A Nunavut town still reeling from a 2011 plane crash that left a dozen dead and many clamouring for answers will hear from investigators probing the accident, which transformed a military training exercise into a real rescue operation and thrust a northern community into the headlines.
The Transportation Safety Board, an independent government agency, will on Tuesday release its report into First Air Flight 6560, a chartered flight travelling from Yellowknife to Resolute Bay, Nunavut. Chief investigator Brian MacDonald and two board members, Kathy Fox and Joseph Hincke, will release the findings at 11 a.m. in Ottawa.
On Aug. 20, 2011, a First Air jet crashed near the remote Nunavut hamlet, killing 12 and injuring three when the plane slammed into a hill about 1.5 kilometres east of the runway.
At the time, the town was already the focus of attention. Prime Minister Stephen Harper was slated to arrive two days later for his annual summer tour of the North. Governor-General David Johnston happened to be in Resolute Bay as part of his own Arctic tour. And Canadian Forces soldiers were preparing for Operation Nanook, an annual military exercise that was slated to feature a “major air disaster” simulation later that week.
Among the First Air dead was scientist Marty Bergmann, a Manitoba-based public servant said to have been planning to give Mr. Johnston a tour of the Polar Continental Shelf Program facility in Resolute Bay the day after the crash.
In the nearly three years since, investigators determined the jet was structurally sound, and lawsuits have been filed alleging negligence by the airline, the navigation service provider and the federal government.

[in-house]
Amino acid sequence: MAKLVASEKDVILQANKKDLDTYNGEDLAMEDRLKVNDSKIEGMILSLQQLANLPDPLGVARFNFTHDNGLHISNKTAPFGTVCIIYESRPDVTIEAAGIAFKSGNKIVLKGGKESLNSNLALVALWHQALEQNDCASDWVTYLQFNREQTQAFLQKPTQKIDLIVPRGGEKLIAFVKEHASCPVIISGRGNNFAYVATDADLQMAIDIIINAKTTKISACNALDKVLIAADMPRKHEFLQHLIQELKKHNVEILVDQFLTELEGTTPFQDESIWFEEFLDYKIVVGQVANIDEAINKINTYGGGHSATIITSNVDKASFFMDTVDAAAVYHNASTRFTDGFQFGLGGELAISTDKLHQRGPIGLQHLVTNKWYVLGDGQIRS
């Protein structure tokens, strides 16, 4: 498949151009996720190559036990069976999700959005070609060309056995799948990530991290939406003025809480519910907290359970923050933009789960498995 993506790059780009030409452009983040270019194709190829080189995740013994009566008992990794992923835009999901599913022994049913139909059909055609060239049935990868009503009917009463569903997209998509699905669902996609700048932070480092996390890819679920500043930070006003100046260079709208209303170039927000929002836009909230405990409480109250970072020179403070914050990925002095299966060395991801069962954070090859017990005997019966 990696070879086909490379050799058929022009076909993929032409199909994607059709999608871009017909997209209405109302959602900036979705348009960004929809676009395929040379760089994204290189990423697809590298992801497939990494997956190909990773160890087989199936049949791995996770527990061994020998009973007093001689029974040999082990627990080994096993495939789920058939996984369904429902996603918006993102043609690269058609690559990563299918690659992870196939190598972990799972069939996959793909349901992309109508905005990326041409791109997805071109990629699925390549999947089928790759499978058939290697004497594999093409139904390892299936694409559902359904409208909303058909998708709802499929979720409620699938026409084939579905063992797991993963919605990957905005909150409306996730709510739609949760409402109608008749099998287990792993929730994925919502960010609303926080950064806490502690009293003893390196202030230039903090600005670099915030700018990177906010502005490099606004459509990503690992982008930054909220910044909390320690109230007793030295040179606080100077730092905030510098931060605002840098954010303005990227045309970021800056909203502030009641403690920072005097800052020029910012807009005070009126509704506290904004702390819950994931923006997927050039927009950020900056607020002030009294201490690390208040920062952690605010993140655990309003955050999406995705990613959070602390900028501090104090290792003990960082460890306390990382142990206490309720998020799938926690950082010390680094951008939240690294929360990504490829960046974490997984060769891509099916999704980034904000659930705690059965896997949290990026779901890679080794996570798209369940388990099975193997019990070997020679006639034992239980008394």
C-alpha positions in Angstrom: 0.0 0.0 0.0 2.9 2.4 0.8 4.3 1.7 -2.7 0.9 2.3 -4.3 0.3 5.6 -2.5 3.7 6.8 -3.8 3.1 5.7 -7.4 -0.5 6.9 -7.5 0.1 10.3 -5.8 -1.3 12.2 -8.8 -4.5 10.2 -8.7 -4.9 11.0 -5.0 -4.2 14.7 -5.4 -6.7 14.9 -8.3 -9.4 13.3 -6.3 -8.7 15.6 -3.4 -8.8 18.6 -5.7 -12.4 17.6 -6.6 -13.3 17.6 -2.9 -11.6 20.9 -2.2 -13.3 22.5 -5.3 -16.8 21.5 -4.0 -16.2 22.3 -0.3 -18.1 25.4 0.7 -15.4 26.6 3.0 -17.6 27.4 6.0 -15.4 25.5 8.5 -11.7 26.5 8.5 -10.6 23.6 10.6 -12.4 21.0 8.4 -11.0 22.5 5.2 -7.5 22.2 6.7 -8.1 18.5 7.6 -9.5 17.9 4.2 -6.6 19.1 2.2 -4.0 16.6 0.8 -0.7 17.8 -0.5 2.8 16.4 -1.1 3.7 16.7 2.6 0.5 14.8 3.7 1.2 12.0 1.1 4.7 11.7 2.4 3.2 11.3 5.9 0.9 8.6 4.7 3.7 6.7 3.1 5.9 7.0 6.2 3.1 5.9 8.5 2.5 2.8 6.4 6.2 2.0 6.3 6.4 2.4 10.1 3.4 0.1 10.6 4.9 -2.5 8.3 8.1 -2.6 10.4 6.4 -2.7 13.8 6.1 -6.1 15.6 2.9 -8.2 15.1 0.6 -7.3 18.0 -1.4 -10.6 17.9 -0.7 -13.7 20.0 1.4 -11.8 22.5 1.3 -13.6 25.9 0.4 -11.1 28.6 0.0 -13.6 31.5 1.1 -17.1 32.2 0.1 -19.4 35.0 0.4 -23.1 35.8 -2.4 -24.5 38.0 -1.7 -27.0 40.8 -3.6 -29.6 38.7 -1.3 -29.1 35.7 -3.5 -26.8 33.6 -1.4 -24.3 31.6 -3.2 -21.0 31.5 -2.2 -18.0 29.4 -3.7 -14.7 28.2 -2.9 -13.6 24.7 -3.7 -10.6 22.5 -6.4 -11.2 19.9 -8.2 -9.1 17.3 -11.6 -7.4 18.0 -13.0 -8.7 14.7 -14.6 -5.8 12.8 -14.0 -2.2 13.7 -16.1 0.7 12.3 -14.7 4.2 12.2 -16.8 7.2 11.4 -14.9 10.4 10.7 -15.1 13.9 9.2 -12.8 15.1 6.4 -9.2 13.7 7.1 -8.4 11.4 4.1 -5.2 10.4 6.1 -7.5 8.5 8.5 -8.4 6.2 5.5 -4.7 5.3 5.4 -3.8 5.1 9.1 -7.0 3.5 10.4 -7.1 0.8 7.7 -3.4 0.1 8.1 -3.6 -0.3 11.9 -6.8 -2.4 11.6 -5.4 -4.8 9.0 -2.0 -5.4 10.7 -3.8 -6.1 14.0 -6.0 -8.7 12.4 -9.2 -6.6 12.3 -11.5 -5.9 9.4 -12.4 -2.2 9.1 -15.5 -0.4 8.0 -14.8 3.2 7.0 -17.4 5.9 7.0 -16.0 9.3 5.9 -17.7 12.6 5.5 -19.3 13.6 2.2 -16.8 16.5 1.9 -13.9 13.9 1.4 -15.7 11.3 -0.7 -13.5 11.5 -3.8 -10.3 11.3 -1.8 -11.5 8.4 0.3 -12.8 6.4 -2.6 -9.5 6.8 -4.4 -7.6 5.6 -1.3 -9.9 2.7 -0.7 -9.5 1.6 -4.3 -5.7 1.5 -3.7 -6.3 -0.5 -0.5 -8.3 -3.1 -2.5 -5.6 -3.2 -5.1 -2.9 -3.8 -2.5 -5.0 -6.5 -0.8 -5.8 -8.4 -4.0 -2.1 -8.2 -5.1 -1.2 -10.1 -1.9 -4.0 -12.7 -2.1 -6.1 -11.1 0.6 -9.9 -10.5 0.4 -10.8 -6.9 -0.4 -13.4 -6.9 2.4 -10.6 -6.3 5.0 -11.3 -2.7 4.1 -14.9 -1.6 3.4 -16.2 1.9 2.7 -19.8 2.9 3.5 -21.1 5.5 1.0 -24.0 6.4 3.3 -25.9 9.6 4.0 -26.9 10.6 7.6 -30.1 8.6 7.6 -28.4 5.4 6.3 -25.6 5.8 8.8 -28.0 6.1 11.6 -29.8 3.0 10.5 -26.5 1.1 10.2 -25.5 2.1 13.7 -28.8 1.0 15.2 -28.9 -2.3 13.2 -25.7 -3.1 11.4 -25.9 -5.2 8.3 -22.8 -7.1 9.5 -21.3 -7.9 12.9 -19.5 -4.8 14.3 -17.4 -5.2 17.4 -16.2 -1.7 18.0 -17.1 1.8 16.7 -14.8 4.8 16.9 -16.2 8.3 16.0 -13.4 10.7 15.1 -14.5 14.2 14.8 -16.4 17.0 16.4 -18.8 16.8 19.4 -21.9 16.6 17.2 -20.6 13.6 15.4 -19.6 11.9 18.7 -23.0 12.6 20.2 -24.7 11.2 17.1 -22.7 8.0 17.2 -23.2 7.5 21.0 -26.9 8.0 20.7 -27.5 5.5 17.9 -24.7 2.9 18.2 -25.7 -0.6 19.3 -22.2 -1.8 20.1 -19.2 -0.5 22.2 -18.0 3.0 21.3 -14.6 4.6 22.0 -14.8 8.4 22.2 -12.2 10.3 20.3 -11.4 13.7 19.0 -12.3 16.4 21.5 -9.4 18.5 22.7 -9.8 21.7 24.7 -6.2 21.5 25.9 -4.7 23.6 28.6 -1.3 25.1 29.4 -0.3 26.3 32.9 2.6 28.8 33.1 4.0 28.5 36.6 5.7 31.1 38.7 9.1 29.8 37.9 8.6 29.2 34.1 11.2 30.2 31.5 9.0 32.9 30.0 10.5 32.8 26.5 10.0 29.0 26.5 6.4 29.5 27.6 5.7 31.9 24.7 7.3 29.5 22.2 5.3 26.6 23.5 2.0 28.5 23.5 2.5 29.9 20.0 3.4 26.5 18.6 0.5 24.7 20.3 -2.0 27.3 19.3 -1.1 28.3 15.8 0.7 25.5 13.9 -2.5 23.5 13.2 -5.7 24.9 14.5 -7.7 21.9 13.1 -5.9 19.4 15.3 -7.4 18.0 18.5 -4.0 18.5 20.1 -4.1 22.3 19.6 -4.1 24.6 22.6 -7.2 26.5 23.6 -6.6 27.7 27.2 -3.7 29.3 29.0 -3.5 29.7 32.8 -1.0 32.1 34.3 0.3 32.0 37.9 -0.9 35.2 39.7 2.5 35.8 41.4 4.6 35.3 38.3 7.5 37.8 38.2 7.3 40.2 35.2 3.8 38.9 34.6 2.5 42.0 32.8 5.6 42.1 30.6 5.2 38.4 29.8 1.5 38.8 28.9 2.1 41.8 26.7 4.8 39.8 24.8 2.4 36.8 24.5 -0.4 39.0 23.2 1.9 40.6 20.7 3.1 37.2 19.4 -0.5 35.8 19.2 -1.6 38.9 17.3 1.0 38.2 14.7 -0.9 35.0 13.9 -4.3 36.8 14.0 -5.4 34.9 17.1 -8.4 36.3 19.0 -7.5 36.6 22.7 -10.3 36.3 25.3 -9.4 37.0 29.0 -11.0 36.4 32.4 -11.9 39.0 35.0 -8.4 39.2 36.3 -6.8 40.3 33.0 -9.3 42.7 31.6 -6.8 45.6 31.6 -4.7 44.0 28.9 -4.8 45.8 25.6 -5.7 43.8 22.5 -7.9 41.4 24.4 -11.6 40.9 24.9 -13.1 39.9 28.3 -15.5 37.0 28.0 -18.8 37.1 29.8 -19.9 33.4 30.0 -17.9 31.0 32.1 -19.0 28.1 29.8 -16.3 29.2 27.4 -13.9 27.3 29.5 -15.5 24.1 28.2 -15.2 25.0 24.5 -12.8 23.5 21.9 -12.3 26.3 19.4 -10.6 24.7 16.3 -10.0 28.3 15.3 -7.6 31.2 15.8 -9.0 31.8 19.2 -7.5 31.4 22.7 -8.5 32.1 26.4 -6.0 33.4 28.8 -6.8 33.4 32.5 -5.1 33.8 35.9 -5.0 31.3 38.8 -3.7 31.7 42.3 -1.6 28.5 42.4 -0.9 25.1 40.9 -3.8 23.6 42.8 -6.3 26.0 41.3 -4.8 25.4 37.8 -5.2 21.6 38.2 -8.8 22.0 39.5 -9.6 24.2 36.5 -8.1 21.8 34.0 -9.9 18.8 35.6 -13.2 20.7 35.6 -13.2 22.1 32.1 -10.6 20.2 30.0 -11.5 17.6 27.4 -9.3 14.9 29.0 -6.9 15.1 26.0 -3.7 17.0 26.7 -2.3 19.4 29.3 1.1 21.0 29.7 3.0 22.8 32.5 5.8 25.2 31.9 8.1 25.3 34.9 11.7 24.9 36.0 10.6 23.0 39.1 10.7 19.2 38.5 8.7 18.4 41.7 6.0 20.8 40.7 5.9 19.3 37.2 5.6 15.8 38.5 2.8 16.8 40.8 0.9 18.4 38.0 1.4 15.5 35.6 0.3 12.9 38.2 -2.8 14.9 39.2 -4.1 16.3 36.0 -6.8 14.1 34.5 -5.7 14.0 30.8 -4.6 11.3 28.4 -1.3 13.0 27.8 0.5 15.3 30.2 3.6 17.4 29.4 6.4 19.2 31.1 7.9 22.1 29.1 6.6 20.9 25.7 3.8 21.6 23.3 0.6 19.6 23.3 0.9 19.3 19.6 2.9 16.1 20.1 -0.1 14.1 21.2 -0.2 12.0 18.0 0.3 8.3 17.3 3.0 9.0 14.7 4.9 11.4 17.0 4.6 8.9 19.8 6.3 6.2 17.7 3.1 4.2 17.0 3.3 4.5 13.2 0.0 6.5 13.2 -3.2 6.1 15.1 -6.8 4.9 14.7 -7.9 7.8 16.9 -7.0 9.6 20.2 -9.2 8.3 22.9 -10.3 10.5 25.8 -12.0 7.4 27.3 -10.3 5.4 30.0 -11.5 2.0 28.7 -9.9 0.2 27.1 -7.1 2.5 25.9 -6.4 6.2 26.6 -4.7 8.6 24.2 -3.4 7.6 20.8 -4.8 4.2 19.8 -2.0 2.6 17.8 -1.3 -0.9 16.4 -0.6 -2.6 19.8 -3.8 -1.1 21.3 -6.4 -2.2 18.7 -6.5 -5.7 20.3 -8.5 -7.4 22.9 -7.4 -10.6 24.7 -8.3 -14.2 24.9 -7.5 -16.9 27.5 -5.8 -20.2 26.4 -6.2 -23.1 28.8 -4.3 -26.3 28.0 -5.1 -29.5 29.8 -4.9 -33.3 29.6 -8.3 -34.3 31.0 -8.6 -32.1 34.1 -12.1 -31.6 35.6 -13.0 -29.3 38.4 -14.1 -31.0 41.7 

In January, 2012, the TSB issued an update on their investigation, noting its engineering laboratory was conducting “exhaustive testing on the aircraft’s navigational equipment” since the weather conditions required the crew rely on technology rather than visual references. The plane had already lowered its landing gear and the final landing checklist was complete, but it attempted a “go-around” to abort the landing two seconds before impact.
“Currently, the TSB is classifying this occurrence as a controlled flight into terrain (CFIT) accident,” the interim report said. “CFIT occurs when an airworthy aircraft under the control of the flight crew is flown unintentionally into terrain, obstacles or water, usually with no prior awareness by the crew. CFIT is one of the issues identified in the TSB Watchlist.”
In February, 2012, the TSB released a safety advisory saying the Forces had set up a temporary “control zone in Resolute Bay to handle increased air traffic for this [Operation Nanook] exercise.” It went on to say that at the time of the crash, “the military radar installed for OP Nanook was not useable at the time of the accident as a flight check had not yet been performed to verify radar accuracy.”
Had the First Air plane not hit the ground, the advisory said, it could have suffered a midair collision with a second aircraft, which was operating under instrument flight rules and flying “without appropriate separation” from the ill-fated plane.
Mr. MacDonald of the TSB told The Canadian Press at the time of the January update that “at this point, we have no indication whatsoever [the military’s control tower and equipment] has anything to do with the accident.”